doi:10.1021/ac400940x
PMCID: PMC3696989  PMID: 23672369
10.  In Vivo Calibration of Microdialysis Using Infusion of Stable-Isotope Labeled Neurotransmitters 
ACS Chemical Neuroscience  2013;4(5):729-736.
In vivo calibration of microdialysis probes is required for interpreting measured concentrations. The most popular method of in vivo calibration is no-net-flux (NNF), which requires infusing several concentrations of neurotransmitters to determine in vivo recoveries (extraction fraction or Ed) and extracellular concentrations. A new method for in vivo calibration of microdialysis of neurotransmitters using glutamate (GLU) and dopamine (DA) as model analytes is reported. 13C6-DA and 13C5-GLU were perfused through microdialysis probes as internal calibrators. Using liquid chromatography with mass spectrometry, it was possible to distinguish the 13C-forms from the endogenous forms of each neurotransmitter. Ed was directly calculated by measuring the loss of the 13C-forms during infusion. The measured endogenous 12C forms of the neurotransmitters could be corrected for Ed to give calibrated extracellular concentrations in vivo. Retrodialysis of stable-isotope-labeled (SIL) neurotransmitters gave Ed and extracellular concentrations of 13C5-GLU and 13C6-DA that matched no-net-flux measurements; however, the values were obtained in a fraction of time because no added measurements were required to obtain the calibration. Ed was reduced during uptake inhibition for GLU and DA when measured by SIL retrodialysis. Because Ed is directly measured at each microdialysis fraction, it was possible to monitor changes in Ed under transient conditions created by systemic injection of uptake inhibitors. The results show that DA and GLU concentrations are underestimated by as much as 50% if not corrected for Ed during uptake inhibition. SIL retrodialysis provides equivalent information to NNF at much reduced time and animal use.
doi:10.1021/cn300199m
PMCID: PMC3656751  PMID: 23374073
No-net-flux; dopamine; glutamate; retrodialysis; cocaine; nucleus accumbens
11.  Microfabricated Sampling Probes for In Vivo Monitoring of Neurotransmitters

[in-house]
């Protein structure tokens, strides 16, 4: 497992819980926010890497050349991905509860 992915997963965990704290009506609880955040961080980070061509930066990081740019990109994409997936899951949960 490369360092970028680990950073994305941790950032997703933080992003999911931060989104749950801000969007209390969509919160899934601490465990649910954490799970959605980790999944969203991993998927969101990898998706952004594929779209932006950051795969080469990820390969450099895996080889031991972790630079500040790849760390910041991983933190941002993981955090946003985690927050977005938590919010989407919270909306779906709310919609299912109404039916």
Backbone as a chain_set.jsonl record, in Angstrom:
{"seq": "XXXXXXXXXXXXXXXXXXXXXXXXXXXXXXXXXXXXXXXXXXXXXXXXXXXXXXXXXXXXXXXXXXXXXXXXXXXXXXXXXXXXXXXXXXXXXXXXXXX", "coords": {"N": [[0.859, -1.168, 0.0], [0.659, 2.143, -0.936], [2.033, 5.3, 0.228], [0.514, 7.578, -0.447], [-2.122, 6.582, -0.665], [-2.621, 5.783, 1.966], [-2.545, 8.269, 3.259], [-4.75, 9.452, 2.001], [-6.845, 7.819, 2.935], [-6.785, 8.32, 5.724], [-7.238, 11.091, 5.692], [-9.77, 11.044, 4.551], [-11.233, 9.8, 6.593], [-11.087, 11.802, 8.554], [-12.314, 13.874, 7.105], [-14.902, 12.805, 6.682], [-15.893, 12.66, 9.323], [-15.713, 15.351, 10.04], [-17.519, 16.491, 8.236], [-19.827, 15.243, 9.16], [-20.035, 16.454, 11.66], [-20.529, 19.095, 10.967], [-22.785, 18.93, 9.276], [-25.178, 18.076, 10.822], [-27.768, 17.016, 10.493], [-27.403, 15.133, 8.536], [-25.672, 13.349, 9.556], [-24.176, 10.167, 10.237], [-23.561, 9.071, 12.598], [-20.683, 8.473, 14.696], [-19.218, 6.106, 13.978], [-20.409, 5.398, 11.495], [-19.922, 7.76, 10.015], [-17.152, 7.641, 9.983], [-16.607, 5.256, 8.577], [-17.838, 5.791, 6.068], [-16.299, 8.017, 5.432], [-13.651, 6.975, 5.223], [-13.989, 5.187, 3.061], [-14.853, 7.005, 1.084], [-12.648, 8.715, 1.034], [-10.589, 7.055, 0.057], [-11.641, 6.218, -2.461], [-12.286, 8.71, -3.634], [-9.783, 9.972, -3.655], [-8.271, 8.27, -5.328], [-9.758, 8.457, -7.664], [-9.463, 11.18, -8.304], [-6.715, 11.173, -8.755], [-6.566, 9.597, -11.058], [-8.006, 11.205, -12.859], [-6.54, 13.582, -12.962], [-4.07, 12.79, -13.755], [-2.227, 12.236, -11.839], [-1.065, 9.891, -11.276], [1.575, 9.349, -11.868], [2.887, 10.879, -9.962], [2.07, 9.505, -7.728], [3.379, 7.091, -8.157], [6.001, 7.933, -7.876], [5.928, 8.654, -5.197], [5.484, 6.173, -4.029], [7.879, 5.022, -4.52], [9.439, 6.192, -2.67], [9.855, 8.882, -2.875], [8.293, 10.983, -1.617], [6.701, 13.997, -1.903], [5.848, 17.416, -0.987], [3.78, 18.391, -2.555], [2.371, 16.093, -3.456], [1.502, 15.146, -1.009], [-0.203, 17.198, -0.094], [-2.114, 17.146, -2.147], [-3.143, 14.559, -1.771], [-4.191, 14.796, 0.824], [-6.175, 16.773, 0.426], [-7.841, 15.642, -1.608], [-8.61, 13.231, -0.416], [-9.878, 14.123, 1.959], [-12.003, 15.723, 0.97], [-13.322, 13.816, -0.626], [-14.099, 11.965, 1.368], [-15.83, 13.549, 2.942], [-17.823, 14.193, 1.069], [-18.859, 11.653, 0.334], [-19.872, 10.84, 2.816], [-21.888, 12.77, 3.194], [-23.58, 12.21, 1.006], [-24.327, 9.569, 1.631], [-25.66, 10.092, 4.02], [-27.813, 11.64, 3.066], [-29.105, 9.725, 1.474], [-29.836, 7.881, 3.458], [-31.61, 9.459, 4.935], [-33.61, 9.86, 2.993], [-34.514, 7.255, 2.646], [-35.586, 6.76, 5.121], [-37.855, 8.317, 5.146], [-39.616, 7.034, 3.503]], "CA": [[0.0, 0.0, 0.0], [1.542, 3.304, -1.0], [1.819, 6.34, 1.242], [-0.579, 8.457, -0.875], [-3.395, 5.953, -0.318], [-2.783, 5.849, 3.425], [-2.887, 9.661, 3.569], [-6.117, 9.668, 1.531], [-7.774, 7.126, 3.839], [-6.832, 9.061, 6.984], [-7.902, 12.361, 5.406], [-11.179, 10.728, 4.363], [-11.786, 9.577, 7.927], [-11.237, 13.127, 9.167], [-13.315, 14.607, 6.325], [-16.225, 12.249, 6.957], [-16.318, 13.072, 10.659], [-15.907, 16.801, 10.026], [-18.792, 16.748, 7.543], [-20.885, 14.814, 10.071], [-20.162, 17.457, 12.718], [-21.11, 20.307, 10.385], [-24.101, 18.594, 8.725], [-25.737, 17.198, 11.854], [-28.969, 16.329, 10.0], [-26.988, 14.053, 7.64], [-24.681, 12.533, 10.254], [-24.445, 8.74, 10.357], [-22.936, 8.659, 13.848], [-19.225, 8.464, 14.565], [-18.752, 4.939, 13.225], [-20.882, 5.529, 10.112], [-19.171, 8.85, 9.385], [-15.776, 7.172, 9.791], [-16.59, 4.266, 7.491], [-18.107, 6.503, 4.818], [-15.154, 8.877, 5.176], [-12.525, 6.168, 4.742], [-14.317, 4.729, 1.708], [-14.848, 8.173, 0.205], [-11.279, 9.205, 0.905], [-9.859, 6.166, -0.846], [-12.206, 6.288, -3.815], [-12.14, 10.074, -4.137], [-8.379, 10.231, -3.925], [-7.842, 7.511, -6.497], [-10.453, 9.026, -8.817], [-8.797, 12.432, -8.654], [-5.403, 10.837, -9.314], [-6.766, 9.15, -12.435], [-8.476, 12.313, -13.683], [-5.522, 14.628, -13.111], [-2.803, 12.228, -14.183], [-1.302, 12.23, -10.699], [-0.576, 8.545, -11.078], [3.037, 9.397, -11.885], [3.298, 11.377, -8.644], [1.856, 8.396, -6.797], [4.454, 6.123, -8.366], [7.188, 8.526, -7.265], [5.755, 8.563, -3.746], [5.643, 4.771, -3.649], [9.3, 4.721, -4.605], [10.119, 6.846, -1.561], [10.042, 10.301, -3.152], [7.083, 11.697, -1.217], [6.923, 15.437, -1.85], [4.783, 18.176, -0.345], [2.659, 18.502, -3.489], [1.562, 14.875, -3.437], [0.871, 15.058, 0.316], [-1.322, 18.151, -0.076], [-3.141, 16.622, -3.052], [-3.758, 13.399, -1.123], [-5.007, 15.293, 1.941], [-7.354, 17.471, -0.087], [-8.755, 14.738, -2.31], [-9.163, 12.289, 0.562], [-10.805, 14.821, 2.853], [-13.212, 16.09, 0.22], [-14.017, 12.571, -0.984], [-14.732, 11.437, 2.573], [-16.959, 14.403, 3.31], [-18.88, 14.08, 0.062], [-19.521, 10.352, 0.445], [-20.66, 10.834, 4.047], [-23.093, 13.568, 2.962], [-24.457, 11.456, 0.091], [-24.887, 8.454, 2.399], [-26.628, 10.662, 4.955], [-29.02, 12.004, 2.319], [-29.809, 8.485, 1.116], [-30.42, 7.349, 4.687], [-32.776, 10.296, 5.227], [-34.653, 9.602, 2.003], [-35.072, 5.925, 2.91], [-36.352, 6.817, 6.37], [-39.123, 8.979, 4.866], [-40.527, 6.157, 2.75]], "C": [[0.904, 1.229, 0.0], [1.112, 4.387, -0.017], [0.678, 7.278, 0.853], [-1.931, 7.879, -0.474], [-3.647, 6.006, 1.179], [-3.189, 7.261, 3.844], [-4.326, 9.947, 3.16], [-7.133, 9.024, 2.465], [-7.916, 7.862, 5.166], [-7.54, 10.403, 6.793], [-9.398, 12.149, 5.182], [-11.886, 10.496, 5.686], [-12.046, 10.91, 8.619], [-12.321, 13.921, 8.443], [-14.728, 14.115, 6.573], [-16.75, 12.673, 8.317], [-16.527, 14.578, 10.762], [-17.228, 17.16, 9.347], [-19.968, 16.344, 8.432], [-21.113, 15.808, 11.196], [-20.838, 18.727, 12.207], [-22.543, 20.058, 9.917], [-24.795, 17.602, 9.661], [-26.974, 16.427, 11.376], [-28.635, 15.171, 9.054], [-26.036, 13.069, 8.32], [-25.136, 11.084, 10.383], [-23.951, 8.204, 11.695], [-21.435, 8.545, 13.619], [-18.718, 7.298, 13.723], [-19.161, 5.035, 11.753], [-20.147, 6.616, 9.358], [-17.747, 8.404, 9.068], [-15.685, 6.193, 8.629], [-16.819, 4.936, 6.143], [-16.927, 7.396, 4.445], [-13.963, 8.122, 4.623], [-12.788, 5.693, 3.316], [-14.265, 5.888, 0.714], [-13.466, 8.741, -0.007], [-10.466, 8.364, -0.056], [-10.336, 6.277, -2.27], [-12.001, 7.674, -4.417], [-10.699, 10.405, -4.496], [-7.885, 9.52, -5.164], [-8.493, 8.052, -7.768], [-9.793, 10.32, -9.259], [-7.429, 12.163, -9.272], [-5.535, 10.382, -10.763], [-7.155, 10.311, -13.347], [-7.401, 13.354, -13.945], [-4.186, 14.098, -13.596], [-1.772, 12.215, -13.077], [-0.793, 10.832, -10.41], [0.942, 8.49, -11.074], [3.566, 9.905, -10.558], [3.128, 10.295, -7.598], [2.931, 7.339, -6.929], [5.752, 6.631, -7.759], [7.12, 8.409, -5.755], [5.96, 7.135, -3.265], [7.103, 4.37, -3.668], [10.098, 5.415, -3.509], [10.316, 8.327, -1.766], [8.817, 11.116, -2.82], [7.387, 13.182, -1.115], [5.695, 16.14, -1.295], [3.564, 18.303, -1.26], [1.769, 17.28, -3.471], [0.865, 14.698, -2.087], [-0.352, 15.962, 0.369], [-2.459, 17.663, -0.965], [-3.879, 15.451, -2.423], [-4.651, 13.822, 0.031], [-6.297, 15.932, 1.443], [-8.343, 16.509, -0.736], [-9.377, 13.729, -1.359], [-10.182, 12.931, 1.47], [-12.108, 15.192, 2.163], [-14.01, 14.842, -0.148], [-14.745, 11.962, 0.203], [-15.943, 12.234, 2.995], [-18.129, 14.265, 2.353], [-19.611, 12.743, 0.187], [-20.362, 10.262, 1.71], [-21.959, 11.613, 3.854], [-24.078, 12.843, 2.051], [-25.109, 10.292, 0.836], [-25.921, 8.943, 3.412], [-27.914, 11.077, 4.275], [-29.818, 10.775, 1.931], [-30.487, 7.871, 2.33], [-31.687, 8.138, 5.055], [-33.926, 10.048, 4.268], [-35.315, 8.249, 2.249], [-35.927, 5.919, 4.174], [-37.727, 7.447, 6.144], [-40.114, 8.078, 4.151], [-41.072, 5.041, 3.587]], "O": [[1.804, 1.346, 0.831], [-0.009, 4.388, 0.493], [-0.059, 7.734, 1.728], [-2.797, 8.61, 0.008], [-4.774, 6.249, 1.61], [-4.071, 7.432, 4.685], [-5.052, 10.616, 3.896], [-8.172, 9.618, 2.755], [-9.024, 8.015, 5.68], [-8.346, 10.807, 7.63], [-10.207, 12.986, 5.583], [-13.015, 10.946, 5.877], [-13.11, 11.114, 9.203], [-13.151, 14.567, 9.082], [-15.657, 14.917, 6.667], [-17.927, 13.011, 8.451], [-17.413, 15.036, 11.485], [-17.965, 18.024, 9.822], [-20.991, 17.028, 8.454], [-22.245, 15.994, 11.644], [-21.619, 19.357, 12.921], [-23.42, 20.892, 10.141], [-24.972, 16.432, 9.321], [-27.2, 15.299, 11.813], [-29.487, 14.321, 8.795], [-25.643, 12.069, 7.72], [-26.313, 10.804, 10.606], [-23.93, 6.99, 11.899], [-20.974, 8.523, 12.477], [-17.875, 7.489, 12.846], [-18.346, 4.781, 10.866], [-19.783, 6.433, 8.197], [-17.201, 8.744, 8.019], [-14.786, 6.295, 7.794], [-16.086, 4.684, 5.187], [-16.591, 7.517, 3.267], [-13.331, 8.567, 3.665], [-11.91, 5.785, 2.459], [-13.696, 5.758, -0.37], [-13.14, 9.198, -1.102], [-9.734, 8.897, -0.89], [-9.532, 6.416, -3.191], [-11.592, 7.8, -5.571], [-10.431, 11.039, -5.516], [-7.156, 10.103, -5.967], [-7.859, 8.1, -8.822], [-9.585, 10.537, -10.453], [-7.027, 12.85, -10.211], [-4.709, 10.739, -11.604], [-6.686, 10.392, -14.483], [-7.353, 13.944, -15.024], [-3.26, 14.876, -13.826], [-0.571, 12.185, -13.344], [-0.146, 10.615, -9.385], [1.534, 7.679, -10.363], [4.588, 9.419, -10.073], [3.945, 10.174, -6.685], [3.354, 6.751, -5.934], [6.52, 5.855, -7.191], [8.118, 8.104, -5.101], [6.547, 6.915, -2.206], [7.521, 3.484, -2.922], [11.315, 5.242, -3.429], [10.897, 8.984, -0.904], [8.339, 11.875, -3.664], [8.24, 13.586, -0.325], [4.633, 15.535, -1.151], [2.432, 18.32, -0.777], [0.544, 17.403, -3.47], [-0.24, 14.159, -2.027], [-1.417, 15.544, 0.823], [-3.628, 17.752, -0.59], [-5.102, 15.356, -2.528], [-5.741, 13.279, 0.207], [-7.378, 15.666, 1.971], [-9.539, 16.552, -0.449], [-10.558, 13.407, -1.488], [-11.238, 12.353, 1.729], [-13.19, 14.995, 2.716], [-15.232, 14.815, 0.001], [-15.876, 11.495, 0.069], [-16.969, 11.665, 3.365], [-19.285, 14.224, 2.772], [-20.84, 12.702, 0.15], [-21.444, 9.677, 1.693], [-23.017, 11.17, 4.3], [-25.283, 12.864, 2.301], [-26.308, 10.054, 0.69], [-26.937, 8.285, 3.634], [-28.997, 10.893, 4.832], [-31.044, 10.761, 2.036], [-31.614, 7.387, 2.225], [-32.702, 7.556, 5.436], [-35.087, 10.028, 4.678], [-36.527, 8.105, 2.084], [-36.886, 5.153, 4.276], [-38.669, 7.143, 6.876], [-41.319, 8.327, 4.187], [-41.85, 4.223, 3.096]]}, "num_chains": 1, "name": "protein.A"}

Analytical chemistry  2013;85(8):3828-3831.
Microfabricated fluidic systems have emerged as a powerful approach for chemical analysis. Relatively unexplored is the use of microfabrication to create sampling probes. We have developed a sampling probe microfabricated in Si by bulk micromachining and lithography. The probe is 70 μm wide by 85 μm thick by 11 mm long and incorporates two buried channels that are 20 μm diameter. The tip of the probe has two 20 μm holes where fluid is ejected or collected for sampling. Utility of the probe was demonstrated by sampling from the brain of live rats. For sampling, artificial cerebral spinal fluid was infused in through one channel at 50 nL/min while sample was withdrawn at the same flow rate from the other channel. Analysis of resulting fractions collected every 20 min from the striatum of rats by liquid chromatography with mass spectrometry demonstrated reliable detection of 17 neurotransmitters and metabolites. The small probe dimensions suggest it is less perturbing to tissue and can be used to sample smaller brain nuclei than larger sampling devices, such as microdialysis probes. This sampling probe may have other applications such as sampling from cells in culture. The use of microfabrication may also enable incorporation of electrodes for electrochemical or electrophysiological recording and other channels that enable more complex sample preparation on the device.
doi:10.1021/ac400579x
PMCID: PMC3642770  PMID: 23547793
12.  Chemical Gradients within Brain Extracellular Space Measured using Low Flow Push–Pull Perfusion Sampling in Vivo 
ACS Chemical Neuroscience  2012;4(2):321-329.
Although populations of neurons are known to vary on the micrometer scale, little is known about whether basal concentrations of neurotransmitters also vary on this scale. We used low-flow push–pull perfusion to test if such chemical gradients exist between several small brain nuclei. A miniaturized polyimide-encased push–pull probe was developed and used to measure basal neurotransmitter spatial gradients within brain of live animals with 0.004 mm3 resolution. We simultaneously measured dopamine (DA), norepinephrine, serotonin (5-HT), glutamate, γ-aminobutyric acid (GABA), aspartate (Asp), glycine (Gly), acetylcholine (ACh), and several neurotransmitter metabolites. Significant differences in basal concentrations between midbrain regions as little as 200 μm apart were observed. For example, dopamine in the ventral tegmental area (VTA) was 4.8 ± 1.5 nM but in the red nucleus was 0.5 ± 0.2 nM. Regions of high glutamate concentration and variability were found within the VTA of some individuals, suggesting hot spots of glutamatergic activity. Measurements were also made within the nucleus accumbens core and shell. Differences were not observed in dopamine and 5-HT in the core and shell; but their metabolites homovanillic acid (460 ± 60 nM and 130 ± 60 nM respectively) and 5-hydroxyindoleacetic acid (720 ± 200 nM and 220 ± 50 nM respectively) did differ significantly, suggesting differences in dopamine and 5-HT activity in these brain regions. Maintenance of these gradients depends upon a variety of mechanisms. Such gradients likely underlie highly localized effects of drugs and control of behavior that have been found using other techniques.